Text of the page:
Tree J.J.,University of Swansea | Horry R.,University of Swansea | Riley H.,University of Wales Trinity Saint David | Wilmer J.B.,Wellesley College
Journal of Experimental Psychology: Human Perception and Performance | Year: 2017

Across 2 studies, the authors asked whether extensive experience in portrait art is associated with face recognition ability. In Study 1, 64 students completed a standardized face recognition test before and after completing a year-long art course that included substantial portraiture training. They found no evidence of an improvement in face recognition after training over and above what would be expected by practice alone. In Study 2, the authors investigated the possibility that more extensive experience might be needed for such advantages to emerge, by testing a cohort of expert portrait artists (N = 28), all of whom had many years of experience. In addition to memory for faces, they also explored memory for abstract art and for words in a paired-associate recognition test. The expert portrait artists performed similarly to a large, normative comparison sample on memory for faces and words but showed a small advantage for abstract art. Taken together, the results converge with existing literature to suggest that there is relatively little plasticity in face recognition in adulthood, at which point our substantial everyday experience with faces may have pushed us to the limits of our capabilities. © 2017 American Psychological Association.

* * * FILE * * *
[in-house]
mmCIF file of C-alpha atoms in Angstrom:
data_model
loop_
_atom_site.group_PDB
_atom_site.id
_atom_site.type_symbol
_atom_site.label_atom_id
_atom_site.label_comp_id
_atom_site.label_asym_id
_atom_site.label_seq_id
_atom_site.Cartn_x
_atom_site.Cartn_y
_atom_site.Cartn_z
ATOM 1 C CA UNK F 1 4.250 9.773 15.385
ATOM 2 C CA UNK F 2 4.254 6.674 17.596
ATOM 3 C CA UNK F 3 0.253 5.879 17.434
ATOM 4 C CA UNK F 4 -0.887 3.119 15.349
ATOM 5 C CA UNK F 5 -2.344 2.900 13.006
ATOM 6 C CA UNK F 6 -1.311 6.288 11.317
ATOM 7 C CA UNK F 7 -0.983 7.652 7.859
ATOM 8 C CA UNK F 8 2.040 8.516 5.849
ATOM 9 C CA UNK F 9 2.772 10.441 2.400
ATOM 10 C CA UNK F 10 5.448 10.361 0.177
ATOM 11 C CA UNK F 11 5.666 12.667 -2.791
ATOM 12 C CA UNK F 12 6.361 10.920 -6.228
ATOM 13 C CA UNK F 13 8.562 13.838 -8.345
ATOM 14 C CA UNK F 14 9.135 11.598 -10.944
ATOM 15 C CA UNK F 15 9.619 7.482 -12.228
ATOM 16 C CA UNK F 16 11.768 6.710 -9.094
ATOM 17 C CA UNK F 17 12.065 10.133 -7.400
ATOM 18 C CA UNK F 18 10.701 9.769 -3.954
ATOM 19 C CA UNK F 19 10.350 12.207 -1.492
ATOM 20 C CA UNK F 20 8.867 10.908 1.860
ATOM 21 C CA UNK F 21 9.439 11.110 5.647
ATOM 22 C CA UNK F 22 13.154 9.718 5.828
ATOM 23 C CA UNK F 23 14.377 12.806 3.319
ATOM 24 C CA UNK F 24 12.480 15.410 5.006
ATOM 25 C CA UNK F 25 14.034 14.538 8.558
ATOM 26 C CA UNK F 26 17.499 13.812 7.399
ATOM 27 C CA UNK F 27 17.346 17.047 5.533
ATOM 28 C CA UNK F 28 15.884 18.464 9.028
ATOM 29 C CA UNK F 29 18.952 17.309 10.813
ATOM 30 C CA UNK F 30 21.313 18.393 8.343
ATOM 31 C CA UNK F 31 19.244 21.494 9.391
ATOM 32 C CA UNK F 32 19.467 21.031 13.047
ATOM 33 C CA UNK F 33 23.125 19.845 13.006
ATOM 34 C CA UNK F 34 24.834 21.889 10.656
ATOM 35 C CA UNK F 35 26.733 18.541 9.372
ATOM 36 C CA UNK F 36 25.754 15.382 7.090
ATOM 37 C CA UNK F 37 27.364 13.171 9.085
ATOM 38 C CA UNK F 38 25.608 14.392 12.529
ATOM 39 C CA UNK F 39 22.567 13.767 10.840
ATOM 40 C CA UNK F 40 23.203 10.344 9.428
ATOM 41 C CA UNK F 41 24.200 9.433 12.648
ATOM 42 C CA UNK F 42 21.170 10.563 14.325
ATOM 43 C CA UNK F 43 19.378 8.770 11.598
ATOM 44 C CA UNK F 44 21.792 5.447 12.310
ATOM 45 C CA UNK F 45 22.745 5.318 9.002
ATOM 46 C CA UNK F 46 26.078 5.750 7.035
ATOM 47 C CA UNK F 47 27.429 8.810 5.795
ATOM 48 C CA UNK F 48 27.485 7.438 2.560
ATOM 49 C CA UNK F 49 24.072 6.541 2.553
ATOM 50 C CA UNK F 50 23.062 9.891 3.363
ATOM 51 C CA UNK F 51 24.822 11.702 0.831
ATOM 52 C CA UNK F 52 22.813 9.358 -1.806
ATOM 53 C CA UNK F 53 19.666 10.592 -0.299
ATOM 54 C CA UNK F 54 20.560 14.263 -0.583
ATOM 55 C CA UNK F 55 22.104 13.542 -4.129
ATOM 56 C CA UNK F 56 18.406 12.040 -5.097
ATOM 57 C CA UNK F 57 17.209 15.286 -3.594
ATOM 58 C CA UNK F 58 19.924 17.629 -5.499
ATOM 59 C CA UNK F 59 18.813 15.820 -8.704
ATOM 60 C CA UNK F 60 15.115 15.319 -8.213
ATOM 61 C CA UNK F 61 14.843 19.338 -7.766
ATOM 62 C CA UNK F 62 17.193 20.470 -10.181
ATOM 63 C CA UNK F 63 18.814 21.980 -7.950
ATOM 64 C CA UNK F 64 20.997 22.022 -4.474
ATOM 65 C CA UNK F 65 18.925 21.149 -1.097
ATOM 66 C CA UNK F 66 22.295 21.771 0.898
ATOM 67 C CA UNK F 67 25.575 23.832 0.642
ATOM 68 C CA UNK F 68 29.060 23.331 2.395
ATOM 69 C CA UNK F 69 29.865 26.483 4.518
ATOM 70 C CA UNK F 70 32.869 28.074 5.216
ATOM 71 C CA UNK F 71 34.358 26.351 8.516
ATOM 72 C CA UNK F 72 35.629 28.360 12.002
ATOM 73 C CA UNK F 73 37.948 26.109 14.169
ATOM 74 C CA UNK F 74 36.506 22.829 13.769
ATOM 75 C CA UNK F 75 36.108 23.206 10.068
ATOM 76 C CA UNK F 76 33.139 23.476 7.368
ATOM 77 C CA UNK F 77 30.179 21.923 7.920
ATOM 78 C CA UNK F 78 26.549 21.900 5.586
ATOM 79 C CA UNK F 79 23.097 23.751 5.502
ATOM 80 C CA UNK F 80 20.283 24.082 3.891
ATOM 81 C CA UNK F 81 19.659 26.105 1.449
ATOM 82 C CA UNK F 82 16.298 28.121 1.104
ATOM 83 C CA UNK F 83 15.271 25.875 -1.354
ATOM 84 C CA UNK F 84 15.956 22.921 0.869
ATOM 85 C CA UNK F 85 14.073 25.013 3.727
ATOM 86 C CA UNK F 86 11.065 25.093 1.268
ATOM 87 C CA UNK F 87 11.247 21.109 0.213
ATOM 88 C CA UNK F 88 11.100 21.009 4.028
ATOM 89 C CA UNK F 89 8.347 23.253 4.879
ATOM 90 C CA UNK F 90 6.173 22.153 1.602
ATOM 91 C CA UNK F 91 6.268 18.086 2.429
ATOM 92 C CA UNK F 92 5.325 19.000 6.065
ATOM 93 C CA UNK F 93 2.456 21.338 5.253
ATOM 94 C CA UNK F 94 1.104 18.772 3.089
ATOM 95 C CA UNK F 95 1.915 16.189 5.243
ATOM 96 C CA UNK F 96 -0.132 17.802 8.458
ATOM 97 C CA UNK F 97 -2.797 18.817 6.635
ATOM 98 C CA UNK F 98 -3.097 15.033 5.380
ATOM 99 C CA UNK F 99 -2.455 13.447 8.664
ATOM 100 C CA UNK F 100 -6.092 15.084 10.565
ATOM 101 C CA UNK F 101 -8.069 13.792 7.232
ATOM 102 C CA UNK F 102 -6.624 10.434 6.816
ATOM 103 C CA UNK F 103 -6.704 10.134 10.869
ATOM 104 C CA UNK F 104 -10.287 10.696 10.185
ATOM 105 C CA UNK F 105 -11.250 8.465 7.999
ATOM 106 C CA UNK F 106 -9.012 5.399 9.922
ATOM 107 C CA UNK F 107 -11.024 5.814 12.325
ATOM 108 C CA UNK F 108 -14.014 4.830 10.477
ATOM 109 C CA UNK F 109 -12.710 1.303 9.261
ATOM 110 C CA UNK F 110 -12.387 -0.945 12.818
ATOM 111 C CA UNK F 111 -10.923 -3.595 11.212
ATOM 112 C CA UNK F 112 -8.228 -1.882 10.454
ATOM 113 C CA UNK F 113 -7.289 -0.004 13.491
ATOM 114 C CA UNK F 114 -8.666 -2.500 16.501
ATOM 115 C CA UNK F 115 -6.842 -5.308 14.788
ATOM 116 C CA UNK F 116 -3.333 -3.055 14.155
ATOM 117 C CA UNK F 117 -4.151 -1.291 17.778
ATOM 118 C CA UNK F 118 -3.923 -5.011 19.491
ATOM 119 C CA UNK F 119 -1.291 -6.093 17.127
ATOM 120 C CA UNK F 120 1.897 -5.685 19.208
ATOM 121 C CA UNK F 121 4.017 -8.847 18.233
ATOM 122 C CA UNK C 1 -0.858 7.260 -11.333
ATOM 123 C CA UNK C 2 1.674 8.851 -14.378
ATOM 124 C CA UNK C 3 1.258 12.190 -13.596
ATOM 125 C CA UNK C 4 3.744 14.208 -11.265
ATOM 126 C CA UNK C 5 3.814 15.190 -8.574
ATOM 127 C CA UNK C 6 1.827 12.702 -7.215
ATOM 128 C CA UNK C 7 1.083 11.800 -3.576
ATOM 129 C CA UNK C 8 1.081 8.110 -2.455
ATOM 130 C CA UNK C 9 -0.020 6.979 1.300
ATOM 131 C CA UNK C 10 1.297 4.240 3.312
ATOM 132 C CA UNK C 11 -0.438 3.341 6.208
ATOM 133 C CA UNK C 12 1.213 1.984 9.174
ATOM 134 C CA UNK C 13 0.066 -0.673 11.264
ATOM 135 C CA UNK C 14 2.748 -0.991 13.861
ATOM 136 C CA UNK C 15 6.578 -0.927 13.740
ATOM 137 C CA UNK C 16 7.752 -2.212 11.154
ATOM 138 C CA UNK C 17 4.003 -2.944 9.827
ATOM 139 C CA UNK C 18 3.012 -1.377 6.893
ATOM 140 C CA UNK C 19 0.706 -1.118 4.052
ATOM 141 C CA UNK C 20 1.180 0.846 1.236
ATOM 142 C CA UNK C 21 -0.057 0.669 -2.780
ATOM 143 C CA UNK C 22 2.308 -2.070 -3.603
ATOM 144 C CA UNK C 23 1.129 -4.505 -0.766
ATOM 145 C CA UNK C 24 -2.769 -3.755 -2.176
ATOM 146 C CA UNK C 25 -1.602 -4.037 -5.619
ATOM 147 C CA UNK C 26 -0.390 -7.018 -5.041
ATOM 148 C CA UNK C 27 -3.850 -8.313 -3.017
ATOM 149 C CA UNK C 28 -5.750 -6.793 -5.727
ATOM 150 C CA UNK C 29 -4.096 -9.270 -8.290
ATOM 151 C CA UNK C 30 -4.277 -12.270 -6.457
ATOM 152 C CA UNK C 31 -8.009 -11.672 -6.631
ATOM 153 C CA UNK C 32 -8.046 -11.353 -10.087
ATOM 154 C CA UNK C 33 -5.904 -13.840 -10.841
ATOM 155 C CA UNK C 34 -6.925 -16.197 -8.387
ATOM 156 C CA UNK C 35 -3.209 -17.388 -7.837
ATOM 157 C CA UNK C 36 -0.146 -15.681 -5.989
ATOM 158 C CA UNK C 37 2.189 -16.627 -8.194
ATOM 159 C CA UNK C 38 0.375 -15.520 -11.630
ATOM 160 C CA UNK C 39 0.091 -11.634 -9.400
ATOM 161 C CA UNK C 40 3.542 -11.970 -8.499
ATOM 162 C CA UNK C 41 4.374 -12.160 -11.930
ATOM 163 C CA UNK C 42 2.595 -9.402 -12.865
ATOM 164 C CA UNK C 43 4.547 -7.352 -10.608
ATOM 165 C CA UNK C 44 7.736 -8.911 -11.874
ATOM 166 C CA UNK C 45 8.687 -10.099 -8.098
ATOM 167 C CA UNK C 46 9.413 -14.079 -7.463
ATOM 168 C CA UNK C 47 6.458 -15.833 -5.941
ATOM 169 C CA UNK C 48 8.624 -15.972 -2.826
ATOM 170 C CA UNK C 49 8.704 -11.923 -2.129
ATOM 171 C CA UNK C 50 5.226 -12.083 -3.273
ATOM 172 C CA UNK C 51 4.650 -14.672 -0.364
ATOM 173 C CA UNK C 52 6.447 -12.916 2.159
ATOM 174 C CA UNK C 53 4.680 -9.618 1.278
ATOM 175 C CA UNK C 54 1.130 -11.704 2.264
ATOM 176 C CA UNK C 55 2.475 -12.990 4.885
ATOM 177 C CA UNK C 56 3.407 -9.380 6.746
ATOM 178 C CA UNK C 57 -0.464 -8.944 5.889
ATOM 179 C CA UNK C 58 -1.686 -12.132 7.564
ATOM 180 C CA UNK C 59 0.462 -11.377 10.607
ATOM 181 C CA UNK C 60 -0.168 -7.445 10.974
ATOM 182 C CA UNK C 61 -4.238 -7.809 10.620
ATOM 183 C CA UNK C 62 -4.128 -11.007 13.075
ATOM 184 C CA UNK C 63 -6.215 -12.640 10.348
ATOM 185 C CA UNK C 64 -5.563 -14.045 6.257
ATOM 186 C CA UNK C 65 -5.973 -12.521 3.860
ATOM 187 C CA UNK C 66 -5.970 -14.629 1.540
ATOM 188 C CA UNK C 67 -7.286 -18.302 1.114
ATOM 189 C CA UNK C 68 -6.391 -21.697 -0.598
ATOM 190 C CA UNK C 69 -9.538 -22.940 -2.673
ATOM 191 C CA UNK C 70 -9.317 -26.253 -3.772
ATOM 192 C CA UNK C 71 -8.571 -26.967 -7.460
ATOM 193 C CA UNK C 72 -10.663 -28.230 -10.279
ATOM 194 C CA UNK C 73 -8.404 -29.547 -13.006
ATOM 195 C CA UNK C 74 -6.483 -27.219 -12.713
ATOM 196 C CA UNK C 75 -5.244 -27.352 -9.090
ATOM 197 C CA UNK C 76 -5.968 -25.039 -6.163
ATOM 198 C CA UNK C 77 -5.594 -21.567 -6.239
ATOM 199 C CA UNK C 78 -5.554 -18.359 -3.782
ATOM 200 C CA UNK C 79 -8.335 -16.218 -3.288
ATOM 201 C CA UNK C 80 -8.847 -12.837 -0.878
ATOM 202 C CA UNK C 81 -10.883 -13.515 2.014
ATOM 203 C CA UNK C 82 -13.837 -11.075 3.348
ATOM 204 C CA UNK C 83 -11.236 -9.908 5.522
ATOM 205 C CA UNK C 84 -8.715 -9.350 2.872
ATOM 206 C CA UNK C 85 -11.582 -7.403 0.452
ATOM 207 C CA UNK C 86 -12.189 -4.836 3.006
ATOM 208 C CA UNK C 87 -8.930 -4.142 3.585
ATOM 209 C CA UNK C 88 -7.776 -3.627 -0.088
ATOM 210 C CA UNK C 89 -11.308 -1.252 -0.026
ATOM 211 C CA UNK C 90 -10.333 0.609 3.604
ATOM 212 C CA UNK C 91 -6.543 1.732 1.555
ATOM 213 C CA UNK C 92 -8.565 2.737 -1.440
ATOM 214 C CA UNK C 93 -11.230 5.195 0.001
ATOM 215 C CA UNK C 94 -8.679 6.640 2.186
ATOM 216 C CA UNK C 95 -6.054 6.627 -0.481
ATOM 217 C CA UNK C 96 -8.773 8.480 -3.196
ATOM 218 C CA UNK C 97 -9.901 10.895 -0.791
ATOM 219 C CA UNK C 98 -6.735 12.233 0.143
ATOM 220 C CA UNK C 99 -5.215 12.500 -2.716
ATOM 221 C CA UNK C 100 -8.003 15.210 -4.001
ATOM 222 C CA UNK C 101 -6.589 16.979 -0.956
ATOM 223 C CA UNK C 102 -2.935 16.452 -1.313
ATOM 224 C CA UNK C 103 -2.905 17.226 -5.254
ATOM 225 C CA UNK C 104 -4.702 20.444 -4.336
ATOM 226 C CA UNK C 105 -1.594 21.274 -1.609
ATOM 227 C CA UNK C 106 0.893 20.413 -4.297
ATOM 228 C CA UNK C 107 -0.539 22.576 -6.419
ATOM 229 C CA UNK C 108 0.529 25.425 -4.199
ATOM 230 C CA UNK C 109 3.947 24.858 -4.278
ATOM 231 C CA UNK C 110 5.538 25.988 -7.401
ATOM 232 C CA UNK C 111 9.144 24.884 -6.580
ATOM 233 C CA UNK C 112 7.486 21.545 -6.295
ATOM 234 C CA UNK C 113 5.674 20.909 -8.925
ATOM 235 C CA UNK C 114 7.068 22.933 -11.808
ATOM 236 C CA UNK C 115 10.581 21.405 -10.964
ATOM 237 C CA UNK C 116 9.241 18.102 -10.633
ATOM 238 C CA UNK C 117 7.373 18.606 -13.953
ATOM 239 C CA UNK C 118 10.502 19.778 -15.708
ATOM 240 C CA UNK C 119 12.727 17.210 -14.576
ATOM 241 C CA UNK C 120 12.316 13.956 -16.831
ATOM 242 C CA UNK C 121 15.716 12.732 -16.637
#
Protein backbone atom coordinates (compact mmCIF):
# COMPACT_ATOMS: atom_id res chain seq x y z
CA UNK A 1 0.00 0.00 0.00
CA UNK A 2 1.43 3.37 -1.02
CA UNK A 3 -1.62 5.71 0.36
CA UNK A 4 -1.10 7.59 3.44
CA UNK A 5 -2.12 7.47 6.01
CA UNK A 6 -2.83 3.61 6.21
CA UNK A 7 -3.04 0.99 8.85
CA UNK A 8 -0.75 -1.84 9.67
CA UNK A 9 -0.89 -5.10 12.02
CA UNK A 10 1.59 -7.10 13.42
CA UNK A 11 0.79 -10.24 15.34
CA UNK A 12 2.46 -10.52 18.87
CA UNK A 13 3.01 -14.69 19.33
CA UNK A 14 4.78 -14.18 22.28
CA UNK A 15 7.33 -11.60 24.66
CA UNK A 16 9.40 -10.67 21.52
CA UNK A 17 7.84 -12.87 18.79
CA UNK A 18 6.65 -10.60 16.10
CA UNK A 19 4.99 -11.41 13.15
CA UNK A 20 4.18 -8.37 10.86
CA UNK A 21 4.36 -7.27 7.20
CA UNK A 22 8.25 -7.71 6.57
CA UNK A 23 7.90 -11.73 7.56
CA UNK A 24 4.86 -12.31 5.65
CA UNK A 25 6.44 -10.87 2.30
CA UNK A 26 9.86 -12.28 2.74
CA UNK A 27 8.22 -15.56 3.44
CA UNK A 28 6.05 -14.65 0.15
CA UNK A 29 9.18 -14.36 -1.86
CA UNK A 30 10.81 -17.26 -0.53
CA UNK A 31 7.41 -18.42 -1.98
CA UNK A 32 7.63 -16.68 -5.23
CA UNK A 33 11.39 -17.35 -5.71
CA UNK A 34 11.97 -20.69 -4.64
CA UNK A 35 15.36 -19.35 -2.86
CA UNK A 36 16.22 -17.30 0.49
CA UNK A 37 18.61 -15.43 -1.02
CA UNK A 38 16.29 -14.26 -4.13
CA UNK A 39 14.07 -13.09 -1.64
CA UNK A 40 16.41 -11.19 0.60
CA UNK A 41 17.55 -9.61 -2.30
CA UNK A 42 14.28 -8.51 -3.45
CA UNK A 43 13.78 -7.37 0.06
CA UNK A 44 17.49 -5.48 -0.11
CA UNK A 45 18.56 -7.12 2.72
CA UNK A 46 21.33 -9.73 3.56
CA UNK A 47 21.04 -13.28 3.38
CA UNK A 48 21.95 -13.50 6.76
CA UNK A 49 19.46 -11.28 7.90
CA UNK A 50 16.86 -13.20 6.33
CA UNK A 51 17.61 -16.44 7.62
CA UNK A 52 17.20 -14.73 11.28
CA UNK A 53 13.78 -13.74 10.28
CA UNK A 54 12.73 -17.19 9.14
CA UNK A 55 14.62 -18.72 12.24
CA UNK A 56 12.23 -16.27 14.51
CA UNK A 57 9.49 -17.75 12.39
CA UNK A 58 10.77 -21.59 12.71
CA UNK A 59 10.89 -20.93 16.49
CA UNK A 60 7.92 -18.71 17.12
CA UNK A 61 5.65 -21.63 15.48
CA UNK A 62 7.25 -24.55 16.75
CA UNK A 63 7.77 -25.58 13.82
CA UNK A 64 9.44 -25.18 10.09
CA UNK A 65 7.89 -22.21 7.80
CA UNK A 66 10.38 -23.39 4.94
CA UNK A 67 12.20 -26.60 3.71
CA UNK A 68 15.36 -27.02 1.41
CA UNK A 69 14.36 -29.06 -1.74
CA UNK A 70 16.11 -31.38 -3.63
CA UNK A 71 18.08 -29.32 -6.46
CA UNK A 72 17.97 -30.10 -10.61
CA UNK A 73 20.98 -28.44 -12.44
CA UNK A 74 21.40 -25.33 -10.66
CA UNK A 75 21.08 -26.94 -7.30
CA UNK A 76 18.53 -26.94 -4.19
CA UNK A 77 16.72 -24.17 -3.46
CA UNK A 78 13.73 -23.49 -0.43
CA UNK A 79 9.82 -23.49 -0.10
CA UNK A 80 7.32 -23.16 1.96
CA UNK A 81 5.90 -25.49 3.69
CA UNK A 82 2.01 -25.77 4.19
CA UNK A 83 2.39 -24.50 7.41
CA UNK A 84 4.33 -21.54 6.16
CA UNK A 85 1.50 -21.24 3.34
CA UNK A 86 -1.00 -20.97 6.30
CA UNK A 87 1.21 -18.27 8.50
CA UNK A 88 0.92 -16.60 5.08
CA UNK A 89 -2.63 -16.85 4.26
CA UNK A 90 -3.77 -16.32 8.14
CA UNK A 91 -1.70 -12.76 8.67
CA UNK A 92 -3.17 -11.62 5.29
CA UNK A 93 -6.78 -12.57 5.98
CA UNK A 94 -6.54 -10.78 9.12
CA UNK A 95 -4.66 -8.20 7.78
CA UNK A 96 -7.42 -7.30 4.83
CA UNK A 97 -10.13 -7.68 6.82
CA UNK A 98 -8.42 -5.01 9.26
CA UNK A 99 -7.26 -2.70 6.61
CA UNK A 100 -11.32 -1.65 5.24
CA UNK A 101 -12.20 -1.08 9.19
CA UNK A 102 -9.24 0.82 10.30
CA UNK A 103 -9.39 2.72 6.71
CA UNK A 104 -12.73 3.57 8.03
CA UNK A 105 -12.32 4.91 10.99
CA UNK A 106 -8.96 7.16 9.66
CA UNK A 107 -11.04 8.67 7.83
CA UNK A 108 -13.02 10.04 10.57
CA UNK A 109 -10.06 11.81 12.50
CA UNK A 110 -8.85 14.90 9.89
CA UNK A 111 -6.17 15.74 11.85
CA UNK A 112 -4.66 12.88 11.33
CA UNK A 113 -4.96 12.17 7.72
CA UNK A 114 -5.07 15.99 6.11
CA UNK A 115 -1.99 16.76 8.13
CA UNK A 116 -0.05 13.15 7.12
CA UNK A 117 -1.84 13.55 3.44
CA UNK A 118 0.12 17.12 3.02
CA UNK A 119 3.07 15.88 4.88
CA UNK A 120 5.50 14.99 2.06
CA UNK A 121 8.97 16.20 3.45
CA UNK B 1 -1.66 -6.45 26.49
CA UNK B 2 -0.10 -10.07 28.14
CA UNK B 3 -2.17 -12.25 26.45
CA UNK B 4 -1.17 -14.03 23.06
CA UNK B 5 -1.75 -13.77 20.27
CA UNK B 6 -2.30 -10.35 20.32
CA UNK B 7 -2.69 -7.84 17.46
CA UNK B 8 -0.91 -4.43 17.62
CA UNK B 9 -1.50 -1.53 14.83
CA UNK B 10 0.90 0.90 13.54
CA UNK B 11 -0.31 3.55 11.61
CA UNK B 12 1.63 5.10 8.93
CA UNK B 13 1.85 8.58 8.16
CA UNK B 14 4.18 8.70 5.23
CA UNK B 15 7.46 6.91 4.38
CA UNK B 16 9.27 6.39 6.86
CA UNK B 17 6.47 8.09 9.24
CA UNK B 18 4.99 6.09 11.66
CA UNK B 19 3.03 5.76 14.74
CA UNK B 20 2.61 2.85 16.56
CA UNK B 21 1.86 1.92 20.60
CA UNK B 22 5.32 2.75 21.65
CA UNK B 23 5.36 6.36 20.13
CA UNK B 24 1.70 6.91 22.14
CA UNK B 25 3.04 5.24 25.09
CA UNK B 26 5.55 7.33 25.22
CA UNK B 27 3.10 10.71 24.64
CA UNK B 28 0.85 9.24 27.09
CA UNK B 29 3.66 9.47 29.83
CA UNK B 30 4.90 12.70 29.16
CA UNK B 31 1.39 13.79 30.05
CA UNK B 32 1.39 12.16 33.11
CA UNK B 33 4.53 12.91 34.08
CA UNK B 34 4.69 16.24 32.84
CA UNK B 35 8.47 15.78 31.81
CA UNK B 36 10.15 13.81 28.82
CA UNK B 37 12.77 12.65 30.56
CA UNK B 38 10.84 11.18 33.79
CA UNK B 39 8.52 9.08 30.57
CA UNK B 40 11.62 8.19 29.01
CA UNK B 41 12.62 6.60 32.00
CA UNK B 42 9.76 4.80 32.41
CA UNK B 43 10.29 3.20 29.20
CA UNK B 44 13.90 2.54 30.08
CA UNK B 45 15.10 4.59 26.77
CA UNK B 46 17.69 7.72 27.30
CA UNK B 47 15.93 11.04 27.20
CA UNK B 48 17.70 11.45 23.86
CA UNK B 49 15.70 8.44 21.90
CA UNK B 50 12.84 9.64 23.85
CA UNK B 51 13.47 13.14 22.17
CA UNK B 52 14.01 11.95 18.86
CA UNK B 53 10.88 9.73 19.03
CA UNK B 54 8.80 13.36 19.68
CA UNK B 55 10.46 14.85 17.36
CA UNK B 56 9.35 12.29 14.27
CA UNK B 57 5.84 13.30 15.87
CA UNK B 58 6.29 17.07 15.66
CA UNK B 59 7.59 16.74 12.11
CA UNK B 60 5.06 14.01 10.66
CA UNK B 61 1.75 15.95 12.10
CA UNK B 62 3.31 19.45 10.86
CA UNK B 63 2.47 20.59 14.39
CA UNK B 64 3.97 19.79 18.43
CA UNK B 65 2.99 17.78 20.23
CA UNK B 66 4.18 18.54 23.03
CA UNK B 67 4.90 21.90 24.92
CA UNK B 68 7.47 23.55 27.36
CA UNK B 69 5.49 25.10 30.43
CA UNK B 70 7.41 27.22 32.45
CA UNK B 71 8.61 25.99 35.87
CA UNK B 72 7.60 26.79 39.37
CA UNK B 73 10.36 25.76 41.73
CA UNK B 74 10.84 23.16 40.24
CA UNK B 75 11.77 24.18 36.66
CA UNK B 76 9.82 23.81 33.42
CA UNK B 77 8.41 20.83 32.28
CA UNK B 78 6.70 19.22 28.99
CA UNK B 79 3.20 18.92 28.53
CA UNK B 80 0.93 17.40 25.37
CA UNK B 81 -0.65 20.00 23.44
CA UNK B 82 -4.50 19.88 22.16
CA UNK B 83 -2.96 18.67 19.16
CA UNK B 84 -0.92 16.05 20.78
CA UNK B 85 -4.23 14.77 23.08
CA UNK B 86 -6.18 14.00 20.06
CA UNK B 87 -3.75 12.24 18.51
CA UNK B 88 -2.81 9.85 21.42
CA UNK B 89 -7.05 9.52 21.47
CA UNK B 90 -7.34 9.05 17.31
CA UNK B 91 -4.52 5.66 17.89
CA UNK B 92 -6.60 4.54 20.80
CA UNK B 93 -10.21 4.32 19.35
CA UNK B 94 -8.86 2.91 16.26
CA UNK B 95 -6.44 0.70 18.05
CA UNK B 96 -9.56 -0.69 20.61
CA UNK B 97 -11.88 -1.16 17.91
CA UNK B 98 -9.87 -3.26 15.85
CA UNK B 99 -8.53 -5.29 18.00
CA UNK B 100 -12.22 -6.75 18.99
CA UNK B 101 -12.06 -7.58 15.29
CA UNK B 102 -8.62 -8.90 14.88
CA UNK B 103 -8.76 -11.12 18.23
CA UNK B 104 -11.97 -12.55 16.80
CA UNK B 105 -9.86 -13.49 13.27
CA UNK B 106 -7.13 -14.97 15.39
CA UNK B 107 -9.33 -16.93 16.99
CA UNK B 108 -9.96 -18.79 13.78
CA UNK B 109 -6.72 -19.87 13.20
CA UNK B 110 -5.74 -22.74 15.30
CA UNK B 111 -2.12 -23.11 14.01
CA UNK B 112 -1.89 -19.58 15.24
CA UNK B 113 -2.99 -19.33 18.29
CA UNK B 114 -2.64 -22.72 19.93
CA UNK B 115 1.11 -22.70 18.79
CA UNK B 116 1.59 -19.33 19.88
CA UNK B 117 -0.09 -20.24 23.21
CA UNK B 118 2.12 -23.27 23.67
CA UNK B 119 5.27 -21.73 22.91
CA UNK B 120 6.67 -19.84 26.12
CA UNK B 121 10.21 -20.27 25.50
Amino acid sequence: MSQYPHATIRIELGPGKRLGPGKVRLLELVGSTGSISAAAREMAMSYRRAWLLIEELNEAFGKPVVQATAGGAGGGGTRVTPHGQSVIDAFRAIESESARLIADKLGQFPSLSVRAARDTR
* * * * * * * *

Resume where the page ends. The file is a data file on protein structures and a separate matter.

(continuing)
Agency: European Commission | Branch: FP7 | Program: MC-ITN | Phase: FP7-PEOPLE-2013-ITN | Award Amount: 3.90M | Year: 2014

In the Early Modern Age (16th-17th centuries) the construction of ocean-going ships was paramount to the development of cultural encounters in what became the Age of Discovery and European expansion. In the case of the Iberian Empires, the establishment of new trade routes brought up the need for armed merchantmen, galleons and smaller vessels, placing unprecedented demands on Iberian forests for the supply of construction timber. Forestry and sea power became inextricably linked, creating new geopolitical tensions, alliances and forest regulations. Key questions in this context are: could Iberian forest resources sustain the increasing demand of sound timber, or was the wood imported from elsewhere? If so, how were the trade networks organized? And did the lack of raw material force the technological changes occurred in shipbuilding in the 16th century, or were they a result of exchange between Mediterranean and Atlantic shipbuilding traditions? This project will address these questions through a multidisciplinary and innovative training research program to improve the understanding of our historical past, our cultural heritage, and our knowledge of the use of resources for shipbuilding. The prerequisite for such approach is combining knowledge derived from Humanities and Life Sciences. The aims of the project are: i) to consolidate a research line combining historical research, underwater archaeology, GIS and wood provenancing methods (dendrochronology, wood anatomy and geo/dendrochemistry); ii) to increase the background and experience of trainees in the different research areas, by engaging the fellows in training courses and workshops aimed at developing their scientific, communication, and management skills; and iii) to develop their transferable skills for future careers in academia or the private sector whilst advancing the research fields through the integration of research tools, development of reference datasets and new discoveries.